Say something: Teaching critical response
Wednesday, June 18, 2014
All of my high school students are recent immigrants to the U.S. These teenagers pick up oral language and slang from their peers fairly quickly, but may lag far behind when it comes to academic language used in an instructional setting.
I have to assume they don't hear this language outside of the classroom. Therefore, it is my job to teach them appropriate oral responses to classroom discussion — and how to respond to their peers. [This lesson has been adapted from the MCPS instructional guide and takes about one hour.]
To begin the lesson, I assign students to small groups. I usually choose the groups so that students at different levels of fluency, with different language backgrounds and comfort speaking out are forced to work together.
Each group has a different reading passage. For this example, students are assigned different short texts about one aspect of adjusting to a new culture — like food, clothing or dating customs. For this activity, I choose a short text that is easily accessible, not above their level of comprehension because the goal is to produce appropriate oral language in conversation with their peers, and then to report that conversational outcome to the class.
Members of each group must decide — through unstructured conversation — how to read the text: take turns reading aloud, one person reads aloud, or everyone reads silently. Once they have decided how to read, they should spend about 10 minutes reading. Then provide another 10 minutes to discuss what they have read, using the Critical Response Sentence Starters.
Each person in the group must say something, even if they are summarizing or agreeing with someone else in the group. They may not simply repeat what someone else has said; they have to add a comment to the discussion. For example, "I agree with what Amanda said about dating because in my country you're not allowed to date either."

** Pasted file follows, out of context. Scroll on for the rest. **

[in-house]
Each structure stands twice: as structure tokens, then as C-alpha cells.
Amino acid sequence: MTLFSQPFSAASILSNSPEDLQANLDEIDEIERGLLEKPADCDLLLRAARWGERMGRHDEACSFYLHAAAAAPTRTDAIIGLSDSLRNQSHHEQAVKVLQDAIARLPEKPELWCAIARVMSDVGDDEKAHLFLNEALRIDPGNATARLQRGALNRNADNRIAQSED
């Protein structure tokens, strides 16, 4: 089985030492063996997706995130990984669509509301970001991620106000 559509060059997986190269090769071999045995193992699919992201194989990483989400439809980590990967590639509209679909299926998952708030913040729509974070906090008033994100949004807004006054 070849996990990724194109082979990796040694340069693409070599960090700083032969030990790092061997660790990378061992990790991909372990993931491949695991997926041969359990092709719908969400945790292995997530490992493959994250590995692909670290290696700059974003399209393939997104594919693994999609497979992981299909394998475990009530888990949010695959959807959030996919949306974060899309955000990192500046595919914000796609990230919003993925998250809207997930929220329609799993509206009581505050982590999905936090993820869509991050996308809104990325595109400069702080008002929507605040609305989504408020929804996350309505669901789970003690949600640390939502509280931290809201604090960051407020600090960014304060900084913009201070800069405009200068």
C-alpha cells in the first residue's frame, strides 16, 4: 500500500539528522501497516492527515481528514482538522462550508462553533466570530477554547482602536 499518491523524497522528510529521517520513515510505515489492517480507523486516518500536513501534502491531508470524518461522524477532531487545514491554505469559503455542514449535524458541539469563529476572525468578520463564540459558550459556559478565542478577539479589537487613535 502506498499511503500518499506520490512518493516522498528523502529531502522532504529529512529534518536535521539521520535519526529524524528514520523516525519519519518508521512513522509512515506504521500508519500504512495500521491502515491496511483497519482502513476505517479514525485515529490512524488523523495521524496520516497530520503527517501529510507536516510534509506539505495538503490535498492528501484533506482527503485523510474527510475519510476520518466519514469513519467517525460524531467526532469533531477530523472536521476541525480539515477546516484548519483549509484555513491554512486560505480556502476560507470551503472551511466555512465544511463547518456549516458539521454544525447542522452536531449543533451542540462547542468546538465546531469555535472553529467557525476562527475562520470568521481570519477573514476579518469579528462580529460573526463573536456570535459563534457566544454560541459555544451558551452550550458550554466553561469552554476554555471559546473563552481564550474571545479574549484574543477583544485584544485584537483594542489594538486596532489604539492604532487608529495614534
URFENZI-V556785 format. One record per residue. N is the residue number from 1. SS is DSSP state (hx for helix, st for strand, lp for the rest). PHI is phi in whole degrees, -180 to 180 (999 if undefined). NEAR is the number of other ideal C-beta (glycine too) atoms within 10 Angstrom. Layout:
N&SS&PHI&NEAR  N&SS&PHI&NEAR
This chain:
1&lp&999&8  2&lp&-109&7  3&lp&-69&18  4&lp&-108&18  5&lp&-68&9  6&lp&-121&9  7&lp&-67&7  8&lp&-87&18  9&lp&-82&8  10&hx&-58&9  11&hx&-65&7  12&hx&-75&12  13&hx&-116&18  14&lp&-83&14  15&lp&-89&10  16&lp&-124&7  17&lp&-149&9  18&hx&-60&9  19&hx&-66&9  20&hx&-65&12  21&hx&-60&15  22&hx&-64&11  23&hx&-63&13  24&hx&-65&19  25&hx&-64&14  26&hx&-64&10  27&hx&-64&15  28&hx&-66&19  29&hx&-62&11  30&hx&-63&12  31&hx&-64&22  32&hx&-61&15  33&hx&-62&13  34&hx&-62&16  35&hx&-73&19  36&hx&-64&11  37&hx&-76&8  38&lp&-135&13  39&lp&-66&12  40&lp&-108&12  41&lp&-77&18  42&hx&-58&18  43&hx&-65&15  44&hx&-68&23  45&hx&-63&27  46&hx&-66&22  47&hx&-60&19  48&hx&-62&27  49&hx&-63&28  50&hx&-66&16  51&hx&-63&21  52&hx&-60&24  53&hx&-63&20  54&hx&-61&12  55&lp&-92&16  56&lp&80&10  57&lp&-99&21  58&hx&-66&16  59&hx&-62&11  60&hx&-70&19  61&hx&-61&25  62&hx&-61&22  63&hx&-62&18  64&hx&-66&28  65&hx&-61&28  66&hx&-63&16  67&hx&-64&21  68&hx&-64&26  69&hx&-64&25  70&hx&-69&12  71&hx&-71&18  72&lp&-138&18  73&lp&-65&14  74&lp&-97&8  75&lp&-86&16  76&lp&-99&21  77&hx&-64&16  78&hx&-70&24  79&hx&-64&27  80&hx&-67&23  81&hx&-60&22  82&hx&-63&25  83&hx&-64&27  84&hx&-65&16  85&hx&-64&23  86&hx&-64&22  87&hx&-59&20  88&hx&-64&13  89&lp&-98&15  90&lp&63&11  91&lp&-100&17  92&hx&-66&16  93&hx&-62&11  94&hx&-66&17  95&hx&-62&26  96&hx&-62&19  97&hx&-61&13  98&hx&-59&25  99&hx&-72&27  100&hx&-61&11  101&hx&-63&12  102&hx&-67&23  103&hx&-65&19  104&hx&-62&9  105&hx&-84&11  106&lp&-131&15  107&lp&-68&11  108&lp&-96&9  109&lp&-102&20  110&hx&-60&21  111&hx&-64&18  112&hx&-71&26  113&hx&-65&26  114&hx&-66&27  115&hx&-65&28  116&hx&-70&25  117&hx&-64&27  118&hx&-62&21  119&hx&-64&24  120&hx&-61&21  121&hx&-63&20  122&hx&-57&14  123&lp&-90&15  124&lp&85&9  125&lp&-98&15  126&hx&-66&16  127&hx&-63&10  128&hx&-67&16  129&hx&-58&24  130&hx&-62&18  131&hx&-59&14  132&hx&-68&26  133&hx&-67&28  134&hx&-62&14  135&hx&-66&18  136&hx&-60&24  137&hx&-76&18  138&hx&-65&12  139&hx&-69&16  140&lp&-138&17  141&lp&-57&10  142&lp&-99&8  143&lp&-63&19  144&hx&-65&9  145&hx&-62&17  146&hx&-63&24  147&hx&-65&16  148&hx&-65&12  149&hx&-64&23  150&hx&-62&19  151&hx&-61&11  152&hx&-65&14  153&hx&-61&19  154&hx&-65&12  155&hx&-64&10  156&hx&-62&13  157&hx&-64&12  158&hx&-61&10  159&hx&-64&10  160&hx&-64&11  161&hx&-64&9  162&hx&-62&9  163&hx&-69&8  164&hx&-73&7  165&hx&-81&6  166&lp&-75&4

When students are finished speaking, they must record one thing that each person said. Note that this writing activity sometimes inhibits the free flow of ideas, but it holds the students accountable for their participation.
If there's time, I ask students to create a poster that captures their ideas. For young high school students, this product makes it easier to get students to "buy in," and a poster provides a nice visual focus for making a presentation afterward. Students can write words, phrases or draw pictures to communicate the ideas from their reading and group discussion.
This lesson meets several objectives simultaneously and can be adapted for almost any text and for most levels of ESOL instruction. Students practice using academic language to respond orally to a text, they listen actively to their classmates and they synthesize information when capturing the conversation on their paper.
Instructions for students:
- Sit with your group
- Read the text
- Say something about the text
- Write down one thing that each person says
- Write a summary sentence about your topic
- Choose a spokesperson and
- Share your group's discussion with the whole class
Instructions for teachers
- Choose a text that students can understand easily (you may want to assign it for homework in advance)
- Assign students to groups
- Provide instructions and capture sheet to each student
- Provide focus questions for group discussion
(For example: What did you learn about adjusting to American culture? How is it the same or different from your/your group's experience?)
- Grouping students: Heterogeneous, homogeneous and random structures
- The importance of guided practice in the classroom
- Fostering STEM vocabulary development in ESL students
- School districts weigh pros, cons of later start times for high schools
- Comprehension: Do your English learners understand your instruction?
- Working memory in English language development
- Just how serious is the tech world about diversity?
- The power of social media in language acquisition
- Shadow boxing: A nontoxic resistance to eliminate
- What’s keeping administrative license holders from becoming school leaders?
- Sports participation helps athletes score points beyond the field
- Literary landmarks: Inside the homes of famous writers
- NYC’s crackdown on e-bikes: What this means for riders, owners
See your work in future editions
Your content, Your Expertise,
Your Industry Needs YOUR Expert Voice & We've got the platform you needFind Out How